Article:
A few nights ago, Ms. Wolf was sharing a table with Tina, a feisty, if somewhat spooky, Irish lass who always seems to have a writing pad with her.
They were sitting close enough that I could hear some of what they were saying.
Ms. Wolf said, "I can't remember who said it but it's true. The first half of our lives is ruined by our parents and the second half is ruined by our children."
"Amen to that. Insanity is hereditary. We get it from our kids. So, what happened?"
"We were on our way to the mall and I got stopped for speeding. I was trying to talk my way out of a ticket by flirting with the officer but my son thought it was all funny and kept saying thingsto the cop like, 'hey, aren't you that guy from the Village People?' and 'You're not gonna check the trunk, are you?'. I stopped him before he could offer him a doughnut. Needless to say, I got the ticket. Oh well, how's the writing going?"
"I'm stuck. I've got this nice pad of clean, white paper and can't think of any good stories to put on it."
I spoke up and said, "I didn't mean to overhear what you were saying, but..."
"Oh sure, George. I've seen how hard you try to not hear everything that goes on in here," Tina said, laughing.
"Now, I can't help that I was born with excellent hearing. I was going to say that if you're looking for stories you should ask around in here. These blokes have a million of them. Of course, none of them are true, but you're looking for fiction anyway, aren't you?"
She thought it was worth a try so I made an announcement that our resident writer needed some inspiration.
Old Ben Carvey was sitting nearby and said, "well, this may not be what you're a-wanting but I was just remembering something that happened to me and my wife a long time ago."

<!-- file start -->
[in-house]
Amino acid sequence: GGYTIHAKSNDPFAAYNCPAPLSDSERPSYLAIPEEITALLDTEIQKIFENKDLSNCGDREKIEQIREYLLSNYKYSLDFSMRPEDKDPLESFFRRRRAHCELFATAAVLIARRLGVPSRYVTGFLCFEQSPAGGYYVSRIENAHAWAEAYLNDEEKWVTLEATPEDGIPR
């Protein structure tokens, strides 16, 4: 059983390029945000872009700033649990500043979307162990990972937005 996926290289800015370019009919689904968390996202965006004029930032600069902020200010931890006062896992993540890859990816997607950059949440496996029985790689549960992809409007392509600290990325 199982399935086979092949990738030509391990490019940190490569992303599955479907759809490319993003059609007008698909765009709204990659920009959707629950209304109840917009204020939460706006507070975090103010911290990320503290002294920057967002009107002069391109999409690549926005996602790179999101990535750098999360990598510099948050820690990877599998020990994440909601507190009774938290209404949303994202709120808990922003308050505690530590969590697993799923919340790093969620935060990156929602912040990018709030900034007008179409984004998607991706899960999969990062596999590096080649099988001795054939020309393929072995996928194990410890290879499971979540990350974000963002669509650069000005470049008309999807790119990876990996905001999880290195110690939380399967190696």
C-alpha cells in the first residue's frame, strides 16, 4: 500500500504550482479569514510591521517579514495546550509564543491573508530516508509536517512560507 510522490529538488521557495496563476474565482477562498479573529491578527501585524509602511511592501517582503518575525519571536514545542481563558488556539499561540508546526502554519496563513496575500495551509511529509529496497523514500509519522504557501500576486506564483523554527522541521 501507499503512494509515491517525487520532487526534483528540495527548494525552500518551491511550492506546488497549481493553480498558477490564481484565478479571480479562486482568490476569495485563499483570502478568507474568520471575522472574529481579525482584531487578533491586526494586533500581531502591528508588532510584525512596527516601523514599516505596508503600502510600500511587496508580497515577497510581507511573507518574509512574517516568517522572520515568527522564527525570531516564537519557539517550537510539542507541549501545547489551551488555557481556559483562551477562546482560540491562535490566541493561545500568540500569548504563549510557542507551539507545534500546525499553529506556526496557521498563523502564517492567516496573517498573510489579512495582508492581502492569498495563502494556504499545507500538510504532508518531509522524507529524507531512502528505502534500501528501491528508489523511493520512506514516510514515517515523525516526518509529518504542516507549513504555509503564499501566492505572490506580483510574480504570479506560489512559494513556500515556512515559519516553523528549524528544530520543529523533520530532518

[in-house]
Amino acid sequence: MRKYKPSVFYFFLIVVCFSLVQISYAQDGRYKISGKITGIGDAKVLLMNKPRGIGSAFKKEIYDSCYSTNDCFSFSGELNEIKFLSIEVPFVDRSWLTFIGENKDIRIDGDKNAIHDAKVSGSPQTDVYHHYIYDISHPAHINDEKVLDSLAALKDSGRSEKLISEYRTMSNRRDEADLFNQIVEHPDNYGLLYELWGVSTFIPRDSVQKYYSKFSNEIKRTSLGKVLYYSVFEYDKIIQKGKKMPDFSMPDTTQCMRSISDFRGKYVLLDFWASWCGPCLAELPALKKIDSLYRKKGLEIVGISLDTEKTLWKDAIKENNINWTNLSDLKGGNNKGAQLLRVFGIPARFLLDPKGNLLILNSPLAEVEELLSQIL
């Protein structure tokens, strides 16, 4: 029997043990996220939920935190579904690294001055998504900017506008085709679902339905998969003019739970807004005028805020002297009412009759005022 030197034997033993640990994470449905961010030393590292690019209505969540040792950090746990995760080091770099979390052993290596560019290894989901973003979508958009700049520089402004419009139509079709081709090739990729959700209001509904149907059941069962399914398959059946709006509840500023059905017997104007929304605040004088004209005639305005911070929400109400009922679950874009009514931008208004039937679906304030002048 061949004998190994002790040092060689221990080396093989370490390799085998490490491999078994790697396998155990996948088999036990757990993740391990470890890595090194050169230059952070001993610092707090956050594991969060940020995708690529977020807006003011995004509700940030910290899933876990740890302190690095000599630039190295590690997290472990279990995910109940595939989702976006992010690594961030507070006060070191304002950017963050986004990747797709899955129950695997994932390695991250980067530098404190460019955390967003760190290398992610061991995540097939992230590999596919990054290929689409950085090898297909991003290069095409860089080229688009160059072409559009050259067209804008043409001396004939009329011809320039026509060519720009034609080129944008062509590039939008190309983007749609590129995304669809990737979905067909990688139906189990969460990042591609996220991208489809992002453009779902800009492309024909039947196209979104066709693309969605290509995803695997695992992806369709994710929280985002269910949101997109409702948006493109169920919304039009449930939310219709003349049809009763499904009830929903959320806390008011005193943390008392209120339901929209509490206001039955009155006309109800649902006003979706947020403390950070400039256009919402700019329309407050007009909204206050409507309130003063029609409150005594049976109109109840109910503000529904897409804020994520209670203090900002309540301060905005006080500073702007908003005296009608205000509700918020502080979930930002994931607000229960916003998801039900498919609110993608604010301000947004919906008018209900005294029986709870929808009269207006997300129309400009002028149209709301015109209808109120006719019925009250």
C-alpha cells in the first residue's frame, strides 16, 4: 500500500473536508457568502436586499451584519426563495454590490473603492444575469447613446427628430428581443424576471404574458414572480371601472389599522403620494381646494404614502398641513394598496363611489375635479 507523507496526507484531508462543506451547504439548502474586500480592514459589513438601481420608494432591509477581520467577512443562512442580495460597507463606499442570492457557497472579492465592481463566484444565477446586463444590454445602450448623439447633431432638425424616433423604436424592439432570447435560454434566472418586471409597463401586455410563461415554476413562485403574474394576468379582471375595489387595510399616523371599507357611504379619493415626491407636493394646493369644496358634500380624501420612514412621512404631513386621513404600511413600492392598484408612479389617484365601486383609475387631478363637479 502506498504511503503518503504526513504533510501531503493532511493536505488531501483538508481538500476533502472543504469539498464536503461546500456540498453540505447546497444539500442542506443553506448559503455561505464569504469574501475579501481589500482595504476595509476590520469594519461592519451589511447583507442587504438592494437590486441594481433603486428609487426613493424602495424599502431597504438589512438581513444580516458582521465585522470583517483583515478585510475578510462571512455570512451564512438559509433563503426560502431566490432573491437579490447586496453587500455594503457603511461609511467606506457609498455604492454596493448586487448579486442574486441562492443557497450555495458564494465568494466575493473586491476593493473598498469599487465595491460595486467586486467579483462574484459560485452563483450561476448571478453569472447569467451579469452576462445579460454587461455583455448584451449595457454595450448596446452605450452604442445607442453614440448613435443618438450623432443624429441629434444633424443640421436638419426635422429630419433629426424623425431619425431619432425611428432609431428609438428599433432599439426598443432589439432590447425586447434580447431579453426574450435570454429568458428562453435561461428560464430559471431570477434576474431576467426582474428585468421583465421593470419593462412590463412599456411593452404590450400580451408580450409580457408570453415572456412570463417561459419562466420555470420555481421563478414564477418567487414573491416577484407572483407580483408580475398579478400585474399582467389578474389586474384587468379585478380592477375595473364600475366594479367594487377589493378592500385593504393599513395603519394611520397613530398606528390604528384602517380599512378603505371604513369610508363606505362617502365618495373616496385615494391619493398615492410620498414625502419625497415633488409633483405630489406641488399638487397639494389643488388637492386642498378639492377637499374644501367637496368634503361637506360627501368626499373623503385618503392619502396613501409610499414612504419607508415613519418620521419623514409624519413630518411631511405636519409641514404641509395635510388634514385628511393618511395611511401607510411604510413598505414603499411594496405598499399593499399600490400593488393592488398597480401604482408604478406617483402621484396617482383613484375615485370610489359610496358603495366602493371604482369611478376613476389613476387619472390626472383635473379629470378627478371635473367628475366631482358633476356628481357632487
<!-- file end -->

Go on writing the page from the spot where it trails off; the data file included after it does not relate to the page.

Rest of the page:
Everyone stopped to listen because Ben Carvey is a humorous old gent who always has a little smile on his face and a twinkle in his eye. He's also full of... silliness.
"You all remember that fellow named Bobbitt and the terrible thing his wife did to him?"
All the men were wincing and nodding because it was the sort of thing no man could forget.
"Well, a lot of people don't know that after the cruel woman took the knife to him she ran out of the house and drove off in her car with his... wounded pride still clutched in her fist.
She drove off into the night, intending to get rid of it for good, despite the strict littering laws in that state.
The missus and me had been to the movies and were heading home in our pickup truck. I remember it was really dark out and it was raining a little so there was no moon at all. As we drove kind of slowly down the road there suddenly came a bright light up behind us and a car flew past us doing at least forty miles an hour. That was the moment she decided to toss it out and to our great surprise her husband's... pride and joy hit our windshield and stuck there for a second until the wipers swept it off into the darkness. It scared the hell out of both of us and we stared at each other for a minute. Then my wife said, 'Good Lord, Ben. Did you see the dick on that bird?'
Of course, later on we heard the news and I went to check my truck. Sure enough, there it was. It had landed in the bed of my truck so I wrapped it up and took it to the hospital where the doctors sewed it back on. We still get Christmas cards from that gentleman."
By the time he finished his story Tina had closed her note pad and was shaking her head.